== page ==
Would I be accepted at a Phd Program @Harvard when my '''education''' didn't go beyond high-school? I have however done lot of self-study after graduating from high-school by studying:

  • Electrodynamics.
  • General Relativity.
  • Quantum Mechanics ...

and all the maths that is related to those physics areas. So do I have any chance?

  • 2
    Why don't you just try? Or contact the admission office of Harvard? I doubt one can reasonably say whether you have a chance or not without knowing all the details. – user102 Jan 20 '14 at 19:03
  • Yes, this is a duplicate. Voting to close. – aeismail Jan 20 '14 at 23:02
  • I don't know if you'll get into Harvard but try the subject GRE for competitive admissions. – anon Mar 19 at 22:07

You PROBABLY don't have any chance at the moment. Have you published in the field? Do you have any projects that you could show to a professor (outside Harvard first?) that might shed light on your exceptional ability? Without ever going to any college you would have to be extraordinary enough to be an exception to Harvard's admission criteria. Of course, alternatively you could try taking some graduate level classes somewhere else, build a relationship with a professor, and either join their program for a preparatory master's or get them to comment to Harvard on your abilities.

| improve this answer | |
  • This is in no way a discouragement. The fear of inadequacy created by studying all of this on your own may have actually helped you to be better than the average admit at Harvard PhD. If this is so (which you would have a hard time evaluating by yourself), then the channels suggested could reveal this to Harvard. – anon Jan 21 '14 at 17:27

It's definitely possible. What you need is: (1) someone the PhD program at Harvard acknowledges to vouch for your academic skills, and (2) show them you have those skills. (1) is normally accomplished by including letters of recommendation from your college professors. You need to be creative in choosing your recommenders. (2) is normally accomplished by including a writing sample in your application (this is normally required anyway).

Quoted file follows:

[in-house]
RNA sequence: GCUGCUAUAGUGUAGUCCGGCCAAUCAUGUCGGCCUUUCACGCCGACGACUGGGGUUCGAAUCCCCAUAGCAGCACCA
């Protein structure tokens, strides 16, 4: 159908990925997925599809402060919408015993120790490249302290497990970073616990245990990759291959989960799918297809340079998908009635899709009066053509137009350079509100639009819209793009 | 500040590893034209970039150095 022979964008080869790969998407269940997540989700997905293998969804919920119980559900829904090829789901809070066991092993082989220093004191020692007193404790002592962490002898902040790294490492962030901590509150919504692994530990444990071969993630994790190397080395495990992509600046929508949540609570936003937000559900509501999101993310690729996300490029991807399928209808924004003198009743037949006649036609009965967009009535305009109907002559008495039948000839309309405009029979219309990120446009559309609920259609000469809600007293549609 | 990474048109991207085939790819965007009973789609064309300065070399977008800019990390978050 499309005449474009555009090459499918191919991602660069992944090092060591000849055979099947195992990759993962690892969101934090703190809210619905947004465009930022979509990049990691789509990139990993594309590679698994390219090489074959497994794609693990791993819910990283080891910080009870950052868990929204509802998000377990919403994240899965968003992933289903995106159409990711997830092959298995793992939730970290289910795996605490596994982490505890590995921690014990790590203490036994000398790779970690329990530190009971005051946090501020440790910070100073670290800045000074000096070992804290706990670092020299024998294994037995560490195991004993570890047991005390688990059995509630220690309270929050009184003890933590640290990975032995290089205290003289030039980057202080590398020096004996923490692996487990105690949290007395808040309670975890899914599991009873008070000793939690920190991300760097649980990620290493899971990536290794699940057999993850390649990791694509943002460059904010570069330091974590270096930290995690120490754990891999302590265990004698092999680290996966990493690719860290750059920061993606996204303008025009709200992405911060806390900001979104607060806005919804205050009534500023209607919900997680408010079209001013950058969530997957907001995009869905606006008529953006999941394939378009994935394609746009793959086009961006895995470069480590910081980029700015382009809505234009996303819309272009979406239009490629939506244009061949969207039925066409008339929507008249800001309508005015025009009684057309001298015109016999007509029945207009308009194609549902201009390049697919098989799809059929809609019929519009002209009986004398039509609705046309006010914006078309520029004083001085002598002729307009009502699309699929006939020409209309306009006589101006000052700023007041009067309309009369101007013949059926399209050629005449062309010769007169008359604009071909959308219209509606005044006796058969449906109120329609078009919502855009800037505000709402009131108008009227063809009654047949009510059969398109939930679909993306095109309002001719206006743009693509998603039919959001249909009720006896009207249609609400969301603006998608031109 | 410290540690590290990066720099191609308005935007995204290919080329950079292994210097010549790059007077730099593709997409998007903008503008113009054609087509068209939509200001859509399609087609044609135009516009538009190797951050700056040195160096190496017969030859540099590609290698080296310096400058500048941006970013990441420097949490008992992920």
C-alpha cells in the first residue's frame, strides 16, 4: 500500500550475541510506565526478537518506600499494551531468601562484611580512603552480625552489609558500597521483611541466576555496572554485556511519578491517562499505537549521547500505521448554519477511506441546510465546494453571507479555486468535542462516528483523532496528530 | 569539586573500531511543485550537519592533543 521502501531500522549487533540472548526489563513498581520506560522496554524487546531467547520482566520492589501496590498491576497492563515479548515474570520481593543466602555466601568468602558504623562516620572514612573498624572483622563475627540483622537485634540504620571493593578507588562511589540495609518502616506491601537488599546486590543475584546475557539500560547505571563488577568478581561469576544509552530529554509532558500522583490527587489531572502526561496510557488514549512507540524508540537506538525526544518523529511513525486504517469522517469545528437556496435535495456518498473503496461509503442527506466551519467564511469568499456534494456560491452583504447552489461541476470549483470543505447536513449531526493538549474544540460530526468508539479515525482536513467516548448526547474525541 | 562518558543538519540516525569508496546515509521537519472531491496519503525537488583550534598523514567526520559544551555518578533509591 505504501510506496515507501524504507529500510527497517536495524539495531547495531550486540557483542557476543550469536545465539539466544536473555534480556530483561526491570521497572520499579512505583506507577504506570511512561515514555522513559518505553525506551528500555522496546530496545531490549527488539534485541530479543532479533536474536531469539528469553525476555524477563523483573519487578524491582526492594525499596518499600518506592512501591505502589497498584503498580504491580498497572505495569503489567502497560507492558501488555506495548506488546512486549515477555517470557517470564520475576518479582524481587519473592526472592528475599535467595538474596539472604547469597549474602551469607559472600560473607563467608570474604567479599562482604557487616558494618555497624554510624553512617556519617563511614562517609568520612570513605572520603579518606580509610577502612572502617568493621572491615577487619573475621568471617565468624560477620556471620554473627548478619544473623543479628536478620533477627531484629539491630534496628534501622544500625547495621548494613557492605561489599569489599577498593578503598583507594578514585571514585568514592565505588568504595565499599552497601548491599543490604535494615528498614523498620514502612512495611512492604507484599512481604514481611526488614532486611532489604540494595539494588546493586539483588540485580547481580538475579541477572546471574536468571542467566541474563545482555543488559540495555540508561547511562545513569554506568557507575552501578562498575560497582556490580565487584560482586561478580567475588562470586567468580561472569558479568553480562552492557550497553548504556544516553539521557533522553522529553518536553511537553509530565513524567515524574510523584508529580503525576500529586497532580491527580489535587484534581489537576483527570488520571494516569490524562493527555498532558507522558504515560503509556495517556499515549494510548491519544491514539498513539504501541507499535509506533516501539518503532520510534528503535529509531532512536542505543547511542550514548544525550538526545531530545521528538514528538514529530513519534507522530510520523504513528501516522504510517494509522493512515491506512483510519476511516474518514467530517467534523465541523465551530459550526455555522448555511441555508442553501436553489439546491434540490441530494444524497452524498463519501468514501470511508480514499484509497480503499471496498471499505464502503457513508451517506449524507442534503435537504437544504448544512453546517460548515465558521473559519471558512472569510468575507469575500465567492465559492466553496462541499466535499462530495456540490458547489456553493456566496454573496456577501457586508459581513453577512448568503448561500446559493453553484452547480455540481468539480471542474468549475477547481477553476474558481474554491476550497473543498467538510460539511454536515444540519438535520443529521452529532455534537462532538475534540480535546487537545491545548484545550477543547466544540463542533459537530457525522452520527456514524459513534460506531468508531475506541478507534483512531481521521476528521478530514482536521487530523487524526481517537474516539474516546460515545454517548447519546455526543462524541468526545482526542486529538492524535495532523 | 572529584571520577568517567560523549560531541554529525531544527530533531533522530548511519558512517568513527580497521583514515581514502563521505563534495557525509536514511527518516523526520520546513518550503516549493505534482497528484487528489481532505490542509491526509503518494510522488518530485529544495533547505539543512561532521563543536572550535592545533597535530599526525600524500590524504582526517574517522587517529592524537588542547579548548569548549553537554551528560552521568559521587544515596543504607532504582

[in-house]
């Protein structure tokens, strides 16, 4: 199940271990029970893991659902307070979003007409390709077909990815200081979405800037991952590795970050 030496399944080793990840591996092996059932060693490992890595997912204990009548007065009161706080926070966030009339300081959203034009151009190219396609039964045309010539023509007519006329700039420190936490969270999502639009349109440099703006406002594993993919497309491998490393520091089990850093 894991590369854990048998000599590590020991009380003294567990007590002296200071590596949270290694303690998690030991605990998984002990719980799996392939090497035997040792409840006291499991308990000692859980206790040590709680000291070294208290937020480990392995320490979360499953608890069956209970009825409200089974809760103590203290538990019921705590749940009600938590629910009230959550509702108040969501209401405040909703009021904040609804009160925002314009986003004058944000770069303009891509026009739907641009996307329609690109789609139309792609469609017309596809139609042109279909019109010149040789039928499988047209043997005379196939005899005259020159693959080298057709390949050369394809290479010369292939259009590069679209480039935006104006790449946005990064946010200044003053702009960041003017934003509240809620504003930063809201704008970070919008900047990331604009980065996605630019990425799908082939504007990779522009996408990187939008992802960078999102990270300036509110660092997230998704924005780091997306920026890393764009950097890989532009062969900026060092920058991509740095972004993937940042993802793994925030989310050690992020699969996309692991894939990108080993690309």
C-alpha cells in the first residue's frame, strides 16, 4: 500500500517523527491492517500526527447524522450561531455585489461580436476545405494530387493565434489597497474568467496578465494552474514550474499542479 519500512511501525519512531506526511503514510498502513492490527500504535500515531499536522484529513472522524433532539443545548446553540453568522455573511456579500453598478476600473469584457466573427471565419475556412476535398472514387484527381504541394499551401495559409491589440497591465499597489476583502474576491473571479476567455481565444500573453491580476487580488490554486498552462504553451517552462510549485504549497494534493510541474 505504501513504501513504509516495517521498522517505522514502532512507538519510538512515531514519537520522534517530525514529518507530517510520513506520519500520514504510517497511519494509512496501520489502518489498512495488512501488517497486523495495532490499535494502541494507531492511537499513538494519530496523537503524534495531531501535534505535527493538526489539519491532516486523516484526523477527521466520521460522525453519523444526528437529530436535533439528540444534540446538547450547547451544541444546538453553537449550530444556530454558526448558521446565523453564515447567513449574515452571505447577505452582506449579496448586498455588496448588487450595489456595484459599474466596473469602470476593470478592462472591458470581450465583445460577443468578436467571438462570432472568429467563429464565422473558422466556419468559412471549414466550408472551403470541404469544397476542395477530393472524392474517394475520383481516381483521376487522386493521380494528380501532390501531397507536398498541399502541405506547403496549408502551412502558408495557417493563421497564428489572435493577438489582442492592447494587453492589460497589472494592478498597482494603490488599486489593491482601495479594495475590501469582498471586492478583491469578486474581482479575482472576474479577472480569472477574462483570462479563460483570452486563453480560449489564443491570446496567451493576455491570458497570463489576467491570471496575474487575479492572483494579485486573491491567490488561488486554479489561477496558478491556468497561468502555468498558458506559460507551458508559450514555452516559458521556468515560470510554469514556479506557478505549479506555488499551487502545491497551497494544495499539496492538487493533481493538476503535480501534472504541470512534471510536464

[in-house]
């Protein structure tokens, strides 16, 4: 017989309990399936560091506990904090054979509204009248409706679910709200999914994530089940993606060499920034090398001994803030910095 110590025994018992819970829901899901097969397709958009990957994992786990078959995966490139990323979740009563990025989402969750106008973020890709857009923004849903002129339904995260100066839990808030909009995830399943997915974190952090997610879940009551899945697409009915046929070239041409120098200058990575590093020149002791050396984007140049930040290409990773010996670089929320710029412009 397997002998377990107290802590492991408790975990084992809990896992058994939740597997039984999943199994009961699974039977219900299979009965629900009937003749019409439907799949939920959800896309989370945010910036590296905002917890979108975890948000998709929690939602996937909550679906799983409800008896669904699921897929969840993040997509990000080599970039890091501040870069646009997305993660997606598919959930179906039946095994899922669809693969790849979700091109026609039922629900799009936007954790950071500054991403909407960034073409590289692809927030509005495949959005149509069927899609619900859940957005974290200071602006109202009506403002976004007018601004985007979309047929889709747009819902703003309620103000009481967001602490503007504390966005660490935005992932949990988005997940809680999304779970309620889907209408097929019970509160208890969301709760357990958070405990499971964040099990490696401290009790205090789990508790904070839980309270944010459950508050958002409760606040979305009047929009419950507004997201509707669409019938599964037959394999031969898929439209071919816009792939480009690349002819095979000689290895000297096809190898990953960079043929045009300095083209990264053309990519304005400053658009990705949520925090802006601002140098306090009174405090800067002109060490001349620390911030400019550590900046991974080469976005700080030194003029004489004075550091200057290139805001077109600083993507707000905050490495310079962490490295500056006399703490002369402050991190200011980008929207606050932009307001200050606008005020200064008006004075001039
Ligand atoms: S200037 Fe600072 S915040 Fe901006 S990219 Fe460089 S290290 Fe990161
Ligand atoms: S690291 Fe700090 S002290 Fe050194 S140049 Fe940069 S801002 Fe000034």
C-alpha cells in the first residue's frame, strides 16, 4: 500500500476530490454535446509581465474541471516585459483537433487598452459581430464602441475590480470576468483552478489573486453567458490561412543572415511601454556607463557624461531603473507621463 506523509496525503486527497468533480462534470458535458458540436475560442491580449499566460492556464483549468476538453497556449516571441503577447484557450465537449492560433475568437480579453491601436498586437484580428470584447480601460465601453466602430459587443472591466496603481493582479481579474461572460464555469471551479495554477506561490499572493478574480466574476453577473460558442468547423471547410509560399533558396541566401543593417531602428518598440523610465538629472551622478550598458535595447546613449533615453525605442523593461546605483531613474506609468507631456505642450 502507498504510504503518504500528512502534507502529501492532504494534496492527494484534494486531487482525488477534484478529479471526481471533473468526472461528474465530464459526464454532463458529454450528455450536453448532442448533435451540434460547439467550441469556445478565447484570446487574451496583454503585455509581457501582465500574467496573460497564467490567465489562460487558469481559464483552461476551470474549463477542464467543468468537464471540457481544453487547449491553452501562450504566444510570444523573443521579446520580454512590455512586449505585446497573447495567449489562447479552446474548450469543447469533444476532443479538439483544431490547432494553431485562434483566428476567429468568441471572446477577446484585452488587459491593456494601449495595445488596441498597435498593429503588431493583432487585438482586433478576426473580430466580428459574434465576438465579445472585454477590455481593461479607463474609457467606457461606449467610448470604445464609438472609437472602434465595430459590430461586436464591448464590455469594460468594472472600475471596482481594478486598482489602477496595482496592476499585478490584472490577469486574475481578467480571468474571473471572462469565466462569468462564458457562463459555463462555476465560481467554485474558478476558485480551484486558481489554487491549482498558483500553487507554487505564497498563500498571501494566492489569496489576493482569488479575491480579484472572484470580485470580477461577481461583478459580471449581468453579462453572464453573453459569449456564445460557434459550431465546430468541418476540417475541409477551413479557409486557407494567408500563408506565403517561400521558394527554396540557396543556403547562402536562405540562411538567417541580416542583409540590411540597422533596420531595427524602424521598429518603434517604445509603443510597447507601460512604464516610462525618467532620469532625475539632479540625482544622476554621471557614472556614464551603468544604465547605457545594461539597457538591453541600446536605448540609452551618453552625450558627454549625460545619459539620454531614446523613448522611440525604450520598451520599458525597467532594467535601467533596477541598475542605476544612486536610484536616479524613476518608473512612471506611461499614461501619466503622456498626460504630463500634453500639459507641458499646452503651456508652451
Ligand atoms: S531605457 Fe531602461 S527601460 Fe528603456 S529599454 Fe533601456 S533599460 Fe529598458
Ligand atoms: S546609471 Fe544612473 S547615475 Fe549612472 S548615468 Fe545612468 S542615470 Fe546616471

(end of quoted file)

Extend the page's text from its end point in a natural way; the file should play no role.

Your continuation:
And by the way, you're accepted to a program, not at a program. If your application contains grammatical mistakes like that, you're unlikely to be accepted. That's just the way it is.

| improve this answer | |
  • 3
    The person doesn't claim to have anything beyond a high school education. – aeismail Jan 20 '14 at 23:00
  • @aeismail Yes, I am aware ... ? – Sverre Jan 21 '14 at 13:04
  • So who should act as the recommenders. Saying "being creative" isn't exactly helpful here. . . . – aeismail Jan 21 '14 at 13:48
  • It's not definitely possible. It's definitely plausible. Getting into Harvard PhD is not a purely stochastic event. Certain (difficult) conditions have to be met by the OP as far as producing evidence of excellence, which might not be physically possible depending on his actual level of excellence. – anon Jan 21 '14 at 14:42

Not the answer you're looking for? Browse other questions tagged or ask your own question.